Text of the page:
Friday, September 14, 2012

Two cultures of seminars

Previously I posted about The Two Cultures of C.P. Snow who noted how the academic cultures of science and the humanities diverged in the twentieth century. I agree that both are the poorer for it.

Yesterday I went to a history seminar. The purpose of this post is not to discuss the content, which was fascinating. But rather, to note the striking difference between the mode of presentation and discussion from a typical science seminar.

First, the paper was read. Literally! The speaker had a manuscript which they read without interuption. There were no PowerPoint slides. Yet, the talk/paper was very engaging, interesting, and easy to follow, even for me a non-historian.

Second, the seminar went for 90 minutes, with about 40 minutes devoted to questions and discussions! Probably ten different people asked questions. This was also engaging and interesting. Furthermore, I felt everyone [speaker, questioner, and audience] benefited from this.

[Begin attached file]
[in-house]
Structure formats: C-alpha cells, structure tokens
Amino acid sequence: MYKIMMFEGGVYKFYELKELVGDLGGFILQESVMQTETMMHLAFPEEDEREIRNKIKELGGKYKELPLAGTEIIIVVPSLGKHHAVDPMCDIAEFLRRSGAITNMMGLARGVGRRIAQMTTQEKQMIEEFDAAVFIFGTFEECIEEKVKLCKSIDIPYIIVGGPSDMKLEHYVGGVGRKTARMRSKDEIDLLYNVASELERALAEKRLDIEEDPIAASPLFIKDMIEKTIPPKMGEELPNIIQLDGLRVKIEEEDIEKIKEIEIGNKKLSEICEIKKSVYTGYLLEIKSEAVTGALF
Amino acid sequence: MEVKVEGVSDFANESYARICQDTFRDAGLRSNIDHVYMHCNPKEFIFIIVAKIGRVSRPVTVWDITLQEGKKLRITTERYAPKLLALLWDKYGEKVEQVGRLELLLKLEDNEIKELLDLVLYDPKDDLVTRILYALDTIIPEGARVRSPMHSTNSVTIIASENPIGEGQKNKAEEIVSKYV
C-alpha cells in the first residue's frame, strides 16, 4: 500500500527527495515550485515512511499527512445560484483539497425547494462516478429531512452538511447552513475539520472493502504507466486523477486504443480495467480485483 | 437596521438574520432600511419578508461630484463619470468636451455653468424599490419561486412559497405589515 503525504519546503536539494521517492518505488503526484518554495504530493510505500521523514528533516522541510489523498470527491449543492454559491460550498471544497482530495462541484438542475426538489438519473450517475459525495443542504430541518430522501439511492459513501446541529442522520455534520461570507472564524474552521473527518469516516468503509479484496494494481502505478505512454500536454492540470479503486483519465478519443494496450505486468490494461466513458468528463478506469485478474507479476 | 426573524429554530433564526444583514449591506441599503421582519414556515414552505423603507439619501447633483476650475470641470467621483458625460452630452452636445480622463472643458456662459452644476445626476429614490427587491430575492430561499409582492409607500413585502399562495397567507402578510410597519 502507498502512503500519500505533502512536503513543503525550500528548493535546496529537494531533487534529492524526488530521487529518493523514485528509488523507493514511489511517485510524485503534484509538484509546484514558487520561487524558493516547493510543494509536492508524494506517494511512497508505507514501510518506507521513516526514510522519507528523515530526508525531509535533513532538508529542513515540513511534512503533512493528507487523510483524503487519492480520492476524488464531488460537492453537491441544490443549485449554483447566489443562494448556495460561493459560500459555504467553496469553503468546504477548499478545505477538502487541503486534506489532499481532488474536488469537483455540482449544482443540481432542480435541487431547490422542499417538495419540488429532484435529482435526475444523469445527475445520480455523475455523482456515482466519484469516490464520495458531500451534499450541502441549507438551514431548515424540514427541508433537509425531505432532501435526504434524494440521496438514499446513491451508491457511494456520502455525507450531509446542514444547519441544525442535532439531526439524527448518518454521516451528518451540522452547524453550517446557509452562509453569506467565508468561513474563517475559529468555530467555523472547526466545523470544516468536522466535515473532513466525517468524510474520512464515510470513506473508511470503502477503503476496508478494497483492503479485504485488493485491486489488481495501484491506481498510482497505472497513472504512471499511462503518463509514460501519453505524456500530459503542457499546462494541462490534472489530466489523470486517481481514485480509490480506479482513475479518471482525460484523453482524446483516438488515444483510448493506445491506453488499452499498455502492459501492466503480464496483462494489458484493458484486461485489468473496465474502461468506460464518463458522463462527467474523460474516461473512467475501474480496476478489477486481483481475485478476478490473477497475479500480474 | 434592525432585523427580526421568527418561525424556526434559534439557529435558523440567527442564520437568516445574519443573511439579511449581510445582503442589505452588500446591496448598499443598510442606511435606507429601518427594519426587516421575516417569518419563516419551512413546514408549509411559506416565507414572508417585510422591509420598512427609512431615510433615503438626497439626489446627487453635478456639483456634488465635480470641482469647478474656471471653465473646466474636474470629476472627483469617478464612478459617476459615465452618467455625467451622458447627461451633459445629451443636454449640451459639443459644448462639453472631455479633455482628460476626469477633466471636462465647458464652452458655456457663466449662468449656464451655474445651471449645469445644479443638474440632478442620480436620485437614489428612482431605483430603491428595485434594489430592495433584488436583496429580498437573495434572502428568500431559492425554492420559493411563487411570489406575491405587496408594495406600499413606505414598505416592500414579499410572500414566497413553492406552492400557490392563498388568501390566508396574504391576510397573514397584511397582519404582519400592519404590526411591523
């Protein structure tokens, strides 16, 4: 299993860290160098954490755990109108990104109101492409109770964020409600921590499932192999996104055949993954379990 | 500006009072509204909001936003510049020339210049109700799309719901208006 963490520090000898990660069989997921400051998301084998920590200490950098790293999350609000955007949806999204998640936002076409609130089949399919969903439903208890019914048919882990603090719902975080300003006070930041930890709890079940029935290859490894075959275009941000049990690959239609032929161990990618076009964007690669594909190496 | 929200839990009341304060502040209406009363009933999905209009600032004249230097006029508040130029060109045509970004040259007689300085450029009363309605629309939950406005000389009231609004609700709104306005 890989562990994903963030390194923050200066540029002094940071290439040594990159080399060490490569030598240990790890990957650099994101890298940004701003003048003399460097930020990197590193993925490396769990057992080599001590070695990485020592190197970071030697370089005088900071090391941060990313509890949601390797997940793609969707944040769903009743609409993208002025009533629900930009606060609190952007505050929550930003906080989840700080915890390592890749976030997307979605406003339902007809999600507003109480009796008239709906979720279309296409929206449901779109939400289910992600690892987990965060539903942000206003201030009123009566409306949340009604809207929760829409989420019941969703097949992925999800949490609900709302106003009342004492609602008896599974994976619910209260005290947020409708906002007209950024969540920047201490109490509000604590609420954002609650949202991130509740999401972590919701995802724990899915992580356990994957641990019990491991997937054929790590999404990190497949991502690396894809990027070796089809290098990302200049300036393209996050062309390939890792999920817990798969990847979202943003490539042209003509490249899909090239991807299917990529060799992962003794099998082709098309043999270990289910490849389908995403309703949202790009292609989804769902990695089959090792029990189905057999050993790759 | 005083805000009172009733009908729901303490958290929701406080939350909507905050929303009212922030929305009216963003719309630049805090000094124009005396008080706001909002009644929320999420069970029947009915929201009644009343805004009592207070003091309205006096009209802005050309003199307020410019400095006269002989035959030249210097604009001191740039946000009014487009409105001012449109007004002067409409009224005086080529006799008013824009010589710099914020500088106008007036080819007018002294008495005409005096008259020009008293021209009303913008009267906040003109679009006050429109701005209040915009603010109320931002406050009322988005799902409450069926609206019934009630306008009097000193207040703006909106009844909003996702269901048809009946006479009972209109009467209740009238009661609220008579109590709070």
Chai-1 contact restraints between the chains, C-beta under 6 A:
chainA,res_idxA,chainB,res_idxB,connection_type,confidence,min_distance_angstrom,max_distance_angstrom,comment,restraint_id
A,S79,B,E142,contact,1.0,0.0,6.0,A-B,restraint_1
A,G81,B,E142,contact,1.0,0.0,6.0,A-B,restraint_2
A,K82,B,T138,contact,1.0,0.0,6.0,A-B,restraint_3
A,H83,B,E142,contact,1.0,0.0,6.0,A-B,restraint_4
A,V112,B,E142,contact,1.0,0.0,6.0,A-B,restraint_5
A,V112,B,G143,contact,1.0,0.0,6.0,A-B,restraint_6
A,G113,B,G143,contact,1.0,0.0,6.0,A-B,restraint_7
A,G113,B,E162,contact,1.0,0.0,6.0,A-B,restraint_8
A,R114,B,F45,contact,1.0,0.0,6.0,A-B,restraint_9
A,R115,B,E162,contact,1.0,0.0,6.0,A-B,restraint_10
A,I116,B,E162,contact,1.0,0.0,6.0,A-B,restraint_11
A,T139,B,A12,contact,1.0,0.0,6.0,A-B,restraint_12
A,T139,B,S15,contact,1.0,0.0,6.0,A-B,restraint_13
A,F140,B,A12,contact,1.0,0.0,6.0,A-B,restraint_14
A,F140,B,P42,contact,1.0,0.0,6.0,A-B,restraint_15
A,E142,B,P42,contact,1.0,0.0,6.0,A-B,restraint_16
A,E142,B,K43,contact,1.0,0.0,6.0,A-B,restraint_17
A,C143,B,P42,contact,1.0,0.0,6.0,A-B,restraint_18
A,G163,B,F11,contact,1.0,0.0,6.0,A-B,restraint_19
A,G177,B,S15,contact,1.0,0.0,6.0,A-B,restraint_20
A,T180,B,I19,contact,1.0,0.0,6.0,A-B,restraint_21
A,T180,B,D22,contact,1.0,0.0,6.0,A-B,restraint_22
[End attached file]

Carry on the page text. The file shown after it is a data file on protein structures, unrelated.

One might easily dismiss these differences as being solely due to the different content of disciplines or just how this particular seminar was run. However, I think science seminars and conference presentations could be more interesting and productive if
-they were more accessible
-they had fewer PowerPoint slides (or none!)
-there was more extended time for questions and discussion
-more people asked questions


  1. I agree, I agree, I agree, and I agree.

    I've hosted a few joint Physics/History of Science Dept. Colloquia here at JHU. That is an interesting melding of both these seminar cultures that you allude to. We've solved it by speakers going ahead and giving a usual Physics style colloquia, but then all interested parties hanging around for an hour (!) or so afterwards where they ask and discuss all they want.

  2. I would say better rather than fewer slides, though I think people aiming for the former will end up with the latter. The talk I gave that I consider to be my best had quite a lot of slides, but they were almost entirely pictures. I think that's what powerpoint (well, I prefer beamer) is useful for: showing pictures. The words should be spoken (and terms and concepts repeated sufficiently that people will actually remember them and start to understand how they are linked together).

    I think there is a high positive correlation between quality of the talk and number of questions asked. I have been to too many talks where, by the end, 10% of the people in the room understood everything because they understood it all before they walked in, and the other 90% (usually including me) got lost about 10 minutes in.